Dizzy with Over-Care

Dizzy with Over-Care

By Cynthia Toussaint.

A recent bout with a vasovagal episode for this woman in pain came as a shocking and near-deadly surprise.  It also turned into yet another carnival ride through American over-care, er… healthcare.

Three months ago I woke in the middle of the night with severe pain in my colon area. Concerned that I might have cancer, I fretted not about dying, but about how my pain would be managed while I was dying. When the discomfort didn’t let up, I got out of our hotel bed (we were displaced due to mold damage) and journeyed into the bathroom, making every effort not to disturb John and our sweet kitties in sand land.

Cynthia Toussaint

By the time I sat down at the vanity, I was struck by hellish nausea. Then I woke up and was so disoriented I had no clue as to where or who I was. In short order I recognized the hotel bathroom and discovered I’d passed out and was slumped over in the sink.

It momentarily occurred to me to call John for help, but the nausea was all-consuming. Then I woke again - and this time I was able to call out. I’d passed out a second time, and discovered I’d fallen backward off the chair and halfway into the bathtub. To this day I feel deep gratitude for not cracking my head open.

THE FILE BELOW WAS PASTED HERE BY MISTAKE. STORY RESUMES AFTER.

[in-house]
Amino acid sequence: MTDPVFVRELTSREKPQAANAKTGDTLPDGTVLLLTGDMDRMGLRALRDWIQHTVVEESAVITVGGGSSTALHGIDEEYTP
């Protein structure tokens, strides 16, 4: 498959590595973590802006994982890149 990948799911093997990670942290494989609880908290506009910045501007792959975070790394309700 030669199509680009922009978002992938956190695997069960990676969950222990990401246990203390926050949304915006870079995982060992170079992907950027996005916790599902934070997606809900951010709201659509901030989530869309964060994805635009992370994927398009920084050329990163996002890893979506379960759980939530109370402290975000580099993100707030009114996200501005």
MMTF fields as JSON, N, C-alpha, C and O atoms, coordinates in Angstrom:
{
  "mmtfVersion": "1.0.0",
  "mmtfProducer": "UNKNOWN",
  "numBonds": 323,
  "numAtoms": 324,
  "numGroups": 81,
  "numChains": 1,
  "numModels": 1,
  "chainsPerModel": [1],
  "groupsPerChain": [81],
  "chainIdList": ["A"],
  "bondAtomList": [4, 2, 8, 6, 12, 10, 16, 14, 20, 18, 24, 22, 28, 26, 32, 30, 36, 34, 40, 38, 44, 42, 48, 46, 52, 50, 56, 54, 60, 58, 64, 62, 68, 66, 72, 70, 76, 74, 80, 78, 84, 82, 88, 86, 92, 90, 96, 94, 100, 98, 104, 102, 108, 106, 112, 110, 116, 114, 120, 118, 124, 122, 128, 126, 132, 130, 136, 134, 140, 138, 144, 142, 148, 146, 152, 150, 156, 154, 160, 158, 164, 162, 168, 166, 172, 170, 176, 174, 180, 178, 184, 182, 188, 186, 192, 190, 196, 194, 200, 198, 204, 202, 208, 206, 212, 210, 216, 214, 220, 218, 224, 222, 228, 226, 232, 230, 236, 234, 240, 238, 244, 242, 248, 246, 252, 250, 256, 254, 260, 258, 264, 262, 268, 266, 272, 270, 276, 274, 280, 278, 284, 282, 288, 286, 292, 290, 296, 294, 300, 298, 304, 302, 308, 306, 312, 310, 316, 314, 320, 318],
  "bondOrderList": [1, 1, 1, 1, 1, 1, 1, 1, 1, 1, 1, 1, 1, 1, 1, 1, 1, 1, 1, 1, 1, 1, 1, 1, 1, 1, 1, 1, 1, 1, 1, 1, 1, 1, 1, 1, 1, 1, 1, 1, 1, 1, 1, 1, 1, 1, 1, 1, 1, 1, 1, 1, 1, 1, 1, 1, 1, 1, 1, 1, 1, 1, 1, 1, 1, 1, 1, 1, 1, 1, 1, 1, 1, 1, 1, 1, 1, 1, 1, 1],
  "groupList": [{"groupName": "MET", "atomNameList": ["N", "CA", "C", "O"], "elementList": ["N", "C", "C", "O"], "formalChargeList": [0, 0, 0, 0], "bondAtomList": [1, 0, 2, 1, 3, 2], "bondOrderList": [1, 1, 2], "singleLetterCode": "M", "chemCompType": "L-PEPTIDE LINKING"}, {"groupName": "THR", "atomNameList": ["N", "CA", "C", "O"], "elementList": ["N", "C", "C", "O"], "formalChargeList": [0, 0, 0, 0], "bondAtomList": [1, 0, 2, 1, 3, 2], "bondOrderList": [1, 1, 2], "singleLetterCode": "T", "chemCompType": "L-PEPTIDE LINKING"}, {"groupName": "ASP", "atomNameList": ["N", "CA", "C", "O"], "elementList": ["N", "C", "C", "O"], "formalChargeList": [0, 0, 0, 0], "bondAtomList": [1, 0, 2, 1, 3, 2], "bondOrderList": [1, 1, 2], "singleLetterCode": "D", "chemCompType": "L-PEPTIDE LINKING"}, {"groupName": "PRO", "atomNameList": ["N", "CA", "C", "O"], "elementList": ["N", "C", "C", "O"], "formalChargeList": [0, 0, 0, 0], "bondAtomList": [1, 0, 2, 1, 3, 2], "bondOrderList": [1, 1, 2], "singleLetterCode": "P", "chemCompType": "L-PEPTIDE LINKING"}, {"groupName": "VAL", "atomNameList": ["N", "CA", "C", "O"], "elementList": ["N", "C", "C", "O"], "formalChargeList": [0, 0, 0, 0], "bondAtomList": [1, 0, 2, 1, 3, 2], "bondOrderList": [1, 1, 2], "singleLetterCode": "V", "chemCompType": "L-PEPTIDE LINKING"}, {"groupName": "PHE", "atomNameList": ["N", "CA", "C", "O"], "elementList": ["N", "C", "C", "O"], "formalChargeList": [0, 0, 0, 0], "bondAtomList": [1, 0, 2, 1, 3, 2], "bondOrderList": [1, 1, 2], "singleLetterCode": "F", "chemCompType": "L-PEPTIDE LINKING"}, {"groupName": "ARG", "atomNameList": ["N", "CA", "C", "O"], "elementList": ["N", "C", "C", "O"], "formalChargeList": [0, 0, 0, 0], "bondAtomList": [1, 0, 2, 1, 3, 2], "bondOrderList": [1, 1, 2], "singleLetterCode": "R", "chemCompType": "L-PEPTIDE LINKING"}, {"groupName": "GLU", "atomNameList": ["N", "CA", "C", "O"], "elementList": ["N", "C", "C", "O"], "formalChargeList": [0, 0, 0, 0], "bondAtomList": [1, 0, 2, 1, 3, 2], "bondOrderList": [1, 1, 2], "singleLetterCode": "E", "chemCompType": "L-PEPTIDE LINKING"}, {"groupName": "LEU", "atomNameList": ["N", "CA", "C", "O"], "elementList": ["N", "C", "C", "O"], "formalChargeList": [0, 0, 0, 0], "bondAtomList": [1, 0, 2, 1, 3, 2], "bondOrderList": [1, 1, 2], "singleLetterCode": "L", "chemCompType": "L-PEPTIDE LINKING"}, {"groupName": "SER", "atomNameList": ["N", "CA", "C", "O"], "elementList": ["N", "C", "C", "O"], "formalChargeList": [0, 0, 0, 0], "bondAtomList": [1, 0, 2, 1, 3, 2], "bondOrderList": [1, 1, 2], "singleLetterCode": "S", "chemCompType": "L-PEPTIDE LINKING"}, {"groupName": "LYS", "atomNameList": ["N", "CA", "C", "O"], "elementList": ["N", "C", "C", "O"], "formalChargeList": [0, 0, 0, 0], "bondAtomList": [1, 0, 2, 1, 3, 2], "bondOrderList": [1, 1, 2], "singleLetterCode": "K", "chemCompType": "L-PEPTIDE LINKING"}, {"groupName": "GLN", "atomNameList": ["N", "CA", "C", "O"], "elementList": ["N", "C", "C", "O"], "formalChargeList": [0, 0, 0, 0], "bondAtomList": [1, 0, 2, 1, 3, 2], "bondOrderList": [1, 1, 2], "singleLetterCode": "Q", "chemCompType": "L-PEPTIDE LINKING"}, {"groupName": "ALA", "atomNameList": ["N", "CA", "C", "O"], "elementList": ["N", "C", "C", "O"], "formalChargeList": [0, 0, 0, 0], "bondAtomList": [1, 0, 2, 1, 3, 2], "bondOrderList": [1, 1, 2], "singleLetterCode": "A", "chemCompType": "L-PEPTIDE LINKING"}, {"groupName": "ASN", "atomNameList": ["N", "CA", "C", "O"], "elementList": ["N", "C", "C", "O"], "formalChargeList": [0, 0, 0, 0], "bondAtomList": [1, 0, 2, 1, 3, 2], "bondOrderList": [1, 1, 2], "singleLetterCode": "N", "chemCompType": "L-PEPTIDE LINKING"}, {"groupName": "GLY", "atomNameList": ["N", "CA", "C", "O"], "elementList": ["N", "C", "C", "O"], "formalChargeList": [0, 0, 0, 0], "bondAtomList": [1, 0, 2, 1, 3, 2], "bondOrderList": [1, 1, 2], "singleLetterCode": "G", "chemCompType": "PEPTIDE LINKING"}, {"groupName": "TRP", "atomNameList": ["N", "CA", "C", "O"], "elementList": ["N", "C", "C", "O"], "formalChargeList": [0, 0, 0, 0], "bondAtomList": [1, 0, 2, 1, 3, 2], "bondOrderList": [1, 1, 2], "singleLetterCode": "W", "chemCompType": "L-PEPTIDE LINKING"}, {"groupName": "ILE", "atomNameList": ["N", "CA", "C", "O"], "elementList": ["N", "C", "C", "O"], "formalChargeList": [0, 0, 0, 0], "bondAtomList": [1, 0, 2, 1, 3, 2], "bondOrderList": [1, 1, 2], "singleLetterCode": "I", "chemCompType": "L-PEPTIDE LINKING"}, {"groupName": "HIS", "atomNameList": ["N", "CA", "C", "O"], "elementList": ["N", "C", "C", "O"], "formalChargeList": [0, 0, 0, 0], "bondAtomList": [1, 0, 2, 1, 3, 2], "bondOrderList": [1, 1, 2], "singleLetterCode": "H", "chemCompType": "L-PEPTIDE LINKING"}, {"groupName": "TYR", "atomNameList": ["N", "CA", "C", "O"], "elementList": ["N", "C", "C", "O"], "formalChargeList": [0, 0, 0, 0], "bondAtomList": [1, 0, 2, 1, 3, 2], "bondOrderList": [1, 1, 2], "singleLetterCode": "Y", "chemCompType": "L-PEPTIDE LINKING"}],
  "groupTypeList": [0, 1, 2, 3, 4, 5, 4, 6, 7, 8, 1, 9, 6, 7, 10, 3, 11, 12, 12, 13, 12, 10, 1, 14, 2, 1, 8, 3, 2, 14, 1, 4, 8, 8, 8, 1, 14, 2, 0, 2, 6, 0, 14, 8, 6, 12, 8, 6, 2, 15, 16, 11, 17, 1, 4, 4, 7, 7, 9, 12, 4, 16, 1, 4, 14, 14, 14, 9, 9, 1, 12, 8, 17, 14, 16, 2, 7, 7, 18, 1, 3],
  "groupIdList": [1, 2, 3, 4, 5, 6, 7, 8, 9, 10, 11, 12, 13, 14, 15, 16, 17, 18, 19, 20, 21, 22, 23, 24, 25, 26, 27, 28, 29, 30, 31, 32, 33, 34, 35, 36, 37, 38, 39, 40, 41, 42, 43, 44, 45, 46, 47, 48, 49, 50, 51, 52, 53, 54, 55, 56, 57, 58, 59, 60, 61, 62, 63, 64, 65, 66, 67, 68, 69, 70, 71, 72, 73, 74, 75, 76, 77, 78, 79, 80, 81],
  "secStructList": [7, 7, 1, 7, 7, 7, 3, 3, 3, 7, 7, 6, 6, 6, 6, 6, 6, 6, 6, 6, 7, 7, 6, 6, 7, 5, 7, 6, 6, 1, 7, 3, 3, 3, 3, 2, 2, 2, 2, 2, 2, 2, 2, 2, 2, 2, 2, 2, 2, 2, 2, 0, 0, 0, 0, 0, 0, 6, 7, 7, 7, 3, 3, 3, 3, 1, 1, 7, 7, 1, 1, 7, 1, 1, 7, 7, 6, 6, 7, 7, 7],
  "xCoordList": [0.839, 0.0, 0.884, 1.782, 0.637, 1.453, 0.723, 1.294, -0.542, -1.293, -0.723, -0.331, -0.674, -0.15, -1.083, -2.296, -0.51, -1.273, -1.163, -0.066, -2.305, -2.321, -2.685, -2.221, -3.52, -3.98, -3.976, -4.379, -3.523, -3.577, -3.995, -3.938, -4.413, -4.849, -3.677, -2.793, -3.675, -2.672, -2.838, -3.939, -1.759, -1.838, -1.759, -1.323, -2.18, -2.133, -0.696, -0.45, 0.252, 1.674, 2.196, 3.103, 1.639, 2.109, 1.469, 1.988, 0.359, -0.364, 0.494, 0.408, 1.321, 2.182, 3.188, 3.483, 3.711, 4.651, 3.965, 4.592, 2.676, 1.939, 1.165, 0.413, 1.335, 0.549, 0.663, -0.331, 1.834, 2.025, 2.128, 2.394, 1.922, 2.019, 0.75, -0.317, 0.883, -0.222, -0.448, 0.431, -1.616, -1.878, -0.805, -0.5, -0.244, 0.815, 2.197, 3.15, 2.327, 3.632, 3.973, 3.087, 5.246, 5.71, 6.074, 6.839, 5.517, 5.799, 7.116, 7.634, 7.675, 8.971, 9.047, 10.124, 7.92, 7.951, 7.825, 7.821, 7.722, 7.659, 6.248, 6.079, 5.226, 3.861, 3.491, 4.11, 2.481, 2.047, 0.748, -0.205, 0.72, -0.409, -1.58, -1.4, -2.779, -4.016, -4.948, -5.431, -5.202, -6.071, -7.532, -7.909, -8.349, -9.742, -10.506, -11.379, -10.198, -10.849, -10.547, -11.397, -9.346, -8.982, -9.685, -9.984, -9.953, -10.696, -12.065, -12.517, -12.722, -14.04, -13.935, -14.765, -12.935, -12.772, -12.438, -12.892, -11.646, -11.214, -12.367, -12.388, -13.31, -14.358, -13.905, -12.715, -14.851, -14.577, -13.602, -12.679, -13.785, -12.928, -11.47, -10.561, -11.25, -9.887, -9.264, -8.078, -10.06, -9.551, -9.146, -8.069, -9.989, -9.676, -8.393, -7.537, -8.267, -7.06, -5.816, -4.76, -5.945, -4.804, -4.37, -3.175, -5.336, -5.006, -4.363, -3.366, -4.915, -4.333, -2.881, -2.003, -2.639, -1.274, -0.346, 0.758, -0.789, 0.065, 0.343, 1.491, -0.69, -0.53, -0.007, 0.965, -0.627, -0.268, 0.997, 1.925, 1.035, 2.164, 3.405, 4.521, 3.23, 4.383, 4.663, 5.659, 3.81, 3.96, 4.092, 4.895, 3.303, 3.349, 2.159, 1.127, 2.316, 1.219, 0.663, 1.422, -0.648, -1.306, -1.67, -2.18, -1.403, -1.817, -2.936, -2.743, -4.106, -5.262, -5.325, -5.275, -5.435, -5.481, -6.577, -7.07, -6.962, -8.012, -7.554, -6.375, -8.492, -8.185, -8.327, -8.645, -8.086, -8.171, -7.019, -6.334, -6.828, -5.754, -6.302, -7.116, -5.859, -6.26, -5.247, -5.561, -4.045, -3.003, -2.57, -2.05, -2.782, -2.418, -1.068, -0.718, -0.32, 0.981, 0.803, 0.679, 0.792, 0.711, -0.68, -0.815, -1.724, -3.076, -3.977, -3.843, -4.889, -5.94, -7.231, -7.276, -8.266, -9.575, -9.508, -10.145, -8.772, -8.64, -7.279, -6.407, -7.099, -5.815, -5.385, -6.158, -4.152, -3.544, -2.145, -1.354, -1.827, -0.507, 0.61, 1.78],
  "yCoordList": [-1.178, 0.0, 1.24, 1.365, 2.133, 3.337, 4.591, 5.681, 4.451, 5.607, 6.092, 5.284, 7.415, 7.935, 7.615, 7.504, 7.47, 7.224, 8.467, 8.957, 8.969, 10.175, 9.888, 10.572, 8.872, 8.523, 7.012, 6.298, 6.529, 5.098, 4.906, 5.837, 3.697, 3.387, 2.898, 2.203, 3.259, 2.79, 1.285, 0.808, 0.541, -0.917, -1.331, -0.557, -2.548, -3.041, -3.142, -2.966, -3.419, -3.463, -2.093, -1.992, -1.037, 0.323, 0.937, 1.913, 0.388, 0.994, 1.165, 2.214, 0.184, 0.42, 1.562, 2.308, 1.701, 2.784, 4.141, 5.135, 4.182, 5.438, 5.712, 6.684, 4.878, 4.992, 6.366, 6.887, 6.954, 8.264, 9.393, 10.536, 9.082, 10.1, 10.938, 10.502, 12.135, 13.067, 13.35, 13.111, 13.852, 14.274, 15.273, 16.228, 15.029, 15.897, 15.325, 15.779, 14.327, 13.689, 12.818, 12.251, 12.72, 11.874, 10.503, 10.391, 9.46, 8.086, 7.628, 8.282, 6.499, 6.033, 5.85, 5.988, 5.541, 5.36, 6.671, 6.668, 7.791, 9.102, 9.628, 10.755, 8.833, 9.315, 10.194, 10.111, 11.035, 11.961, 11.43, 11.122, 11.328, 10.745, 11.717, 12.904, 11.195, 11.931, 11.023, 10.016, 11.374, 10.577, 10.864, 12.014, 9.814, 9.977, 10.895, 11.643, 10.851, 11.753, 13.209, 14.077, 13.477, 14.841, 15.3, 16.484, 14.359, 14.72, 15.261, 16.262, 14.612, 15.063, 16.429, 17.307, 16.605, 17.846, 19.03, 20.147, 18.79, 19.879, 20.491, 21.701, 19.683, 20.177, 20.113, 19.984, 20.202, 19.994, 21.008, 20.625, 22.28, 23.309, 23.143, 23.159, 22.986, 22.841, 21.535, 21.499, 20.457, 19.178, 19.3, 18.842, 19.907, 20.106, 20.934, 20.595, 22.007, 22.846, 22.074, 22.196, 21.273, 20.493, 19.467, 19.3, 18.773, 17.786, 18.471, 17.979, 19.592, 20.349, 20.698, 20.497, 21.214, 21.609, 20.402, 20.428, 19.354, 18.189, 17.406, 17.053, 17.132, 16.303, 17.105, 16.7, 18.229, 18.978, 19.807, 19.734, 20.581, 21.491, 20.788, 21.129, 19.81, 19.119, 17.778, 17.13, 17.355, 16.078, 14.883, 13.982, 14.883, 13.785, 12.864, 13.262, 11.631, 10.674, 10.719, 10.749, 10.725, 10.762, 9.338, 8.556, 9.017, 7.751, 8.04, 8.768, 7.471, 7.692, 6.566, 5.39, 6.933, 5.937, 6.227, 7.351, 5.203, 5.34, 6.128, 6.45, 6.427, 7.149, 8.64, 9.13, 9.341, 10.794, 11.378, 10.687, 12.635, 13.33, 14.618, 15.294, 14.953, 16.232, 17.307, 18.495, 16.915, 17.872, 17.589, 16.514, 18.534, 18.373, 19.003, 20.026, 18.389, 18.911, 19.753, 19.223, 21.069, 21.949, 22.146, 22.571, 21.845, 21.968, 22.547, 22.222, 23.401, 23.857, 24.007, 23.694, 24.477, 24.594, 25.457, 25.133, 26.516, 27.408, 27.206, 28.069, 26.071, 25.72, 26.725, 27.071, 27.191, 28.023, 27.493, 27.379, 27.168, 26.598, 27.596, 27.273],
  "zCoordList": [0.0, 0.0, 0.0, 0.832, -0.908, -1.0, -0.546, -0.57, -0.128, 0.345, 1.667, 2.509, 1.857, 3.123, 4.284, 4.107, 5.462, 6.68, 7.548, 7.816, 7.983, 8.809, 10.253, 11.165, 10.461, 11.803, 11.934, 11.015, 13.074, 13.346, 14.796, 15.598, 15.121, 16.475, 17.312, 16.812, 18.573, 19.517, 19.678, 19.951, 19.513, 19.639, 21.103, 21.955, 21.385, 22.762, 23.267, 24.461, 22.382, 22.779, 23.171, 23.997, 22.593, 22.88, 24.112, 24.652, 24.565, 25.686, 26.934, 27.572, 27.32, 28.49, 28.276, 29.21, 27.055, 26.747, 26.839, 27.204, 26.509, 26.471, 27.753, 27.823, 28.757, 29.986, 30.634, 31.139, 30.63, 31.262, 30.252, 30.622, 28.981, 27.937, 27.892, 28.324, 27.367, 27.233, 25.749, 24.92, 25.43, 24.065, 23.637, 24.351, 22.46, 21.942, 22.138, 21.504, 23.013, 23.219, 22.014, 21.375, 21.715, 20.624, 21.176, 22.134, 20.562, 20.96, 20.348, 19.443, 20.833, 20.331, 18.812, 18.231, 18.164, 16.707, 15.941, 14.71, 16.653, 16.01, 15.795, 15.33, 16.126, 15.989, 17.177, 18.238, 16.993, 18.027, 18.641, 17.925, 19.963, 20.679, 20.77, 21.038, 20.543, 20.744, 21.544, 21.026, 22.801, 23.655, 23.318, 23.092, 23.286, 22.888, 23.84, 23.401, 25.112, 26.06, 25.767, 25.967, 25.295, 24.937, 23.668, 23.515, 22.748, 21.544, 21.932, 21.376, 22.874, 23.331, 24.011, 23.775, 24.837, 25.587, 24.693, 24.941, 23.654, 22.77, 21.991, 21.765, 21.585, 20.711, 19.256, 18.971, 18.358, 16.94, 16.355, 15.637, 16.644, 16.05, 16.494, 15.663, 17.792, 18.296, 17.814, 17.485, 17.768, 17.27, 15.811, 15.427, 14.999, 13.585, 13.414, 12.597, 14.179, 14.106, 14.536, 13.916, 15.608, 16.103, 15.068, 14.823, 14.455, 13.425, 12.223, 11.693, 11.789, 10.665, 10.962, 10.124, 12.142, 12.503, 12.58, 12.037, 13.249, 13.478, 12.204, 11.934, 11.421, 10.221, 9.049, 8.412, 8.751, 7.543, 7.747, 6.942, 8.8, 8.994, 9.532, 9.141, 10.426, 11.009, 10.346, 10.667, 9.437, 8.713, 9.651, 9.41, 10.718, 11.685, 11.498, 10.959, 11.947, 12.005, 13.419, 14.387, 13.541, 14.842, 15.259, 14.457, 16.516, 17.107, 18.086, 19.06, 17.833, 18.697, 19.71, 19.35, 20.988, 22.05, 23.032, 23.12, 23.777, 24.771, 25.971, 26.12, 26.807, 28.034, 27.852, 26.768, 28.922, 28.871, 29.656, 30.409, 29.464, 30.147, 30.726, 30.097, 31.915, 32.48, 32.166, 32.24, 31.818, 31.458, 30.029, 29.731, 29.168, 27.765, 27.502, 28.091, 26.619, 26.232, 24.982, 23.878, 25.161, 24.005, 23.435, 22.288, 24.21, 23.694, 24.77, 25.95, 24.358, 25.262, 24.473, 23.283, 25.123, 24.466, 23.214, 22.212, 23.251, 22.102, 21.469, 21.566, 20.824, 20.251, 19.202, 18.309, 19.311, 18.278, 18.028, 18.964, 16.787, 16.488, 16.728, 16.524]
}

Thank goodness John heard me quickly because due to my right arm being broken by a physical therapist, I was stuck. While helping me back to bed, John was alarmed to see a cold sweat covering my body, and my face pale as a ghost.

Because I have a deep distrust for Western healthcare, I didn’t call a doctor. Despite my fear, I woke to the alarm and did my morning swim workout at the Y. Then battling low-level nausea, I put in a full work day that included a radio interview. Though I put up a good front, I was shaken and needed to know what the heck what was going on.

I talked with several friends who were baffled. Then I spoke with my sister in pain, Melinda, who lives on the east coast. Melinda’s as sharp as they come and knows most everything auto-immune. In fact she beats her doctors to new diagnosis. Melinda told me I’d had a vasovagal episode. She explained that I fainted due to a combination of rapid heartbeat (generally caused by intense pain or fear) and sudden plunge in blood pressure. These two conspire to pool blood in the lower extremities. To avoid fainting, I simply had to lie down. That’s why I came to both times I passed out.